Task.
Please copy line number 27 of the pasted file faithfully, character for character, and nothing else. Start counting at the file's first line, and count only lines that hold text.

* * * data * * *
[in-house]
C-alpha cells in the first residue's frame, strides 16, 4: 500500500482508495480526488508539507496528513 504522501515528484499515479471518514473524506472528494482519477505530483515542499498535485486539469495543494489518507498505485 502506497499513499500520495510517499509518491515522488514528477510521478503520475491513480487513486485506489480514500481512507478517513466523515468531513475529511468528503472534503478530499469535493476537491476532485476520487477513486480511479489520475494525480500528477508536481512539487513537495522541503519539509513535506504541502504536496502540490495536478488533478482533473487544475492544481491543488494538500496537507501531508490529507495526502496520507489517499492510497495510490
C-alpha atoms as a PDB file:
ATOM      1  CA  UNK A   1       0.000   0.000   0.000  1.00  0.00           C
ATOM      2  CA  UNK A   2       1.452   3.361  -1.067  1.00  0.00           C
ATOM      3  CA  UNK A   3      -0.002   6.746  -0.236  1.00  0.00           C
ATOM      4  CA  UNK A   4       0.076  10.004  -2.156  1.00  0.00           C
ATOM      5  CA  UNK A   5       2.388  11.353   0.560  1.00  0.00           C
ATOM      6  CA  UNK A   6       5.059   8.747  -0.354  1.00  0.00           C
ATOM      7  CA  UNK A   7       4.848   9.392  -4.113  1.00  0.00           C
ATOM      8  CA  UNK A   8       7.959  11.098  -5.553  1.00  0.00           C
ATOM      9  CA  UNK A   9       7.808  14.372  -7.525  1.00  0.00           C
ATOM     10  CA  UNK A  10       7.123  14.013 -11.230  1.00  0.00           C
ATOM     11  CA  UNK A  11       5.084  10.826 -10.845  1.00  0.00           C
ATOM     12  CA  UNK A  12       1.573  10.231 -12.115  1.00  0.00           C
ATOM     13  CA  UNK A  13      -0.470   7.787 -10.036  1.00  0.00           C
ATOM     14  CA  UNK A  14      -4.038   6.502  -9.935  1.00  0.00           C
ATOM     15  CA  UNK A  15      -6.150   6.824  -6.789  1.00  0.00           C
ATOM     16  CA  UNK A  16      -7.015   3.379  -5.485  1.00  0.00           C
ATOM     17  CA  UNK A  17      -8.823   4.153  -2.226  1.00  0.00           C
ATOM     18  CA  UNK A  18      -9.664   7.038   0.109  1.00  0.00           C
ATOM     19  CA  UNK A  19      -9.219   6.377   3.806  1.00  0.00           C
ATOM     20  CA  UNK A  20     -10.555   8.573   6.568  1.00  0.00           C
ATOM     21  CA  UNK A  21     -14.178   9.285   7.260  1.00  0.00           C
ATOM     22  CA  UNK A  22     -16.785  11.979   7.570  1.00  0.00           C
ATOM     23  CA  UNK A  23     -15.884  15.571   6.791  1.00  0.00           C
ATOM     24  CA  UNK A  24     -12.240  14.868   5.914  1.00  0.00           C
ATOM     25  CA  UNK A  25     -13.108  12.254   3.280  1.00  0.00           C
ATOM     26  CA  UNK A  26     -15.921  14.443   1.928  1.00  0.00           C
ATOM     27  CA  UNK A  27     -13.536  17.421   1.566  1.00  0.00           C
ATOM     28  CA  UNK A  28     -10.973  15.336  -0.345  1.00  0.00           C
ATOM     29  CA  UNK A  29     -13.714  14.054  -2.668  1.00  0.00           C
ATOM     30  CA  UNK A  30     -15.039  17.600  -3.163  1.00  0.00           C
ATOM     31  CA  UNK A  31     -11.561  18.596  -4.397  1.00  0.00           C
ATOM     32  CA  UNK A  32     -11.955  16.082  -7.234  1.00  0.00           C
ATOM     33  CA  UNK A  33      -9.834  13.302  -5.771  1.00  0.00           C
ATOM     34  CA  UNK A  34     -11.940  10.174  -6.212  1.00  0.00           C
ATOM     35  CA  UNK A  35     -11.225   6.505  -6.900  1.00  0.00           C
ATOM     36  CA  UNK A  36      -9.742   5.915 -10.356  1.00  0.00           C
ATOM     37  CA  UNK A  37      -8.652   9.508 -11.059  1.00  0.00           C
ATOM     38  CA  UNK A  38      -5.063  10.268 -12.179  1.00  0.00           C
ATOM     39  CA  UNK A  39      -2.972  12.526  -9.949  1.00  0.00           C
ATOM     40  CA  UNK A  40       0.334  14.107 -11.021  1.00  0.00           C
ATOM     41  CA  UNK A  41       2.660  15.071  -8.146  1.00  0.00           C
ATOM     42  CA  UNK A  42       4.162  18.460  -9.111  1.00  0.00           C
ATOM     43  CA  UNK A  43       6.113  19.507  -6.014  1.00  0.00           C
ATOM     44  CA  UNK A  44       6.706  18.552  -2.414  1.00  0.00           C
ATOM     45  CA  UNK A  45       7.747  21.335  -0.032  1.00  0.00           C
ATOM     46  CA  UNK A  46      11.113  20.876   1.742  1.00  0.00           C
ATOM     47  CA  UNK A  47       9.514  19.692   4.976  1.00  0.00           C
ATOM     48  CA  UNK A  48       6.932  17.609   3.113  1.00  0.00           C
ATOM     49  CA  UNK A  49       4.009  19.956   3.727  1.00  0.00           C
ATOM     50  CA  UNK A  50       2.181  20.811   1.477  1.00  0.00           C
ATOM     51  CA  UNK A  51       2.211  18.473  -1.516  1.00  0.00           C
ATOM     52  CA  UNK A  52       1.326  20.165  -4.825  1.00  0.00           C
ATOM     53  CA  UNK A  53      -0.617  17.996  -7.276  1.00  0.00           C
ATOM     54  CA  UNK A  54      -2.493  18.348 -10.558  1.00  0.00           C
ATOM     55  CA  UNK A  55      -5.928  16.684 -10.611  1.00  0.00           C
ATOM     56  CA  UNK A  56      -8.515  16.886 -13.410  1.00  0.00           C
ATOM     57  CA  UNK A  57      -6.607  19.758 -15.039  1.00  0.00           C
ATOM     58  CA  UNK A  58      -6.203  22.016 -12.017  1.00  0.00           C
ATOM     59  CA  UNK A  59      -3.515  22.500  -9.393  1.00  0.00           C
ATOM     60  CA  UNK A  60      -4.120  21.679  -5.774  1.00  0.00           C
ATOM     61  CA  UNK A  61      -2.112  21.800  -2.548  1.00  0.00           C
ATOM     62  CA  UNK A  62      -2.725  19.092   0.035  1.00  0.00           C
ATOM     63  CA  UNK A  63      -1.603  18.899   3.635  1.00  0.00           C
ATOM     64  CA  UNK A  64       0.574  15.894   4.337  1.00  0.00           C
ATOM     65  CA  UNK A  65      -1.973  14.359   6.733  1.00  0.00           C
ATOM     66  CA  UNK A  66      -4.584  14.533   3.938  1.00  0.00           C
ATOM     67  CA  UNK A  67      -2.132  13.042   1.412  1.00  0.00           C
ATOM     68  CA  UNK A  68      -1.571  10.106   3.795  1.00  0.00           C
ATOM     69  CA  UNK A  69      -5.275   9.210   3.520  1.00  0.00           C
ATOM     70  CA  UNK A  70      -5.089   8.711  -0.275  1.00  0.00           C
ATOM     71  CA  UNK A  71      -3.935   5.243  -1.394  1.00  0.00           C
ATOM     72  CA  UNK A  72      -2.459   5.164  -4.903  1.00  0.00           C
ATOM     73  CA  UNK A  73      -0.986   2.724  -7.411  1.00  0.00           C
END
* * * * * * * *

ATOM     24  CA  UNK A  24     -12.240  14.868   5.914  1.00  0.00           C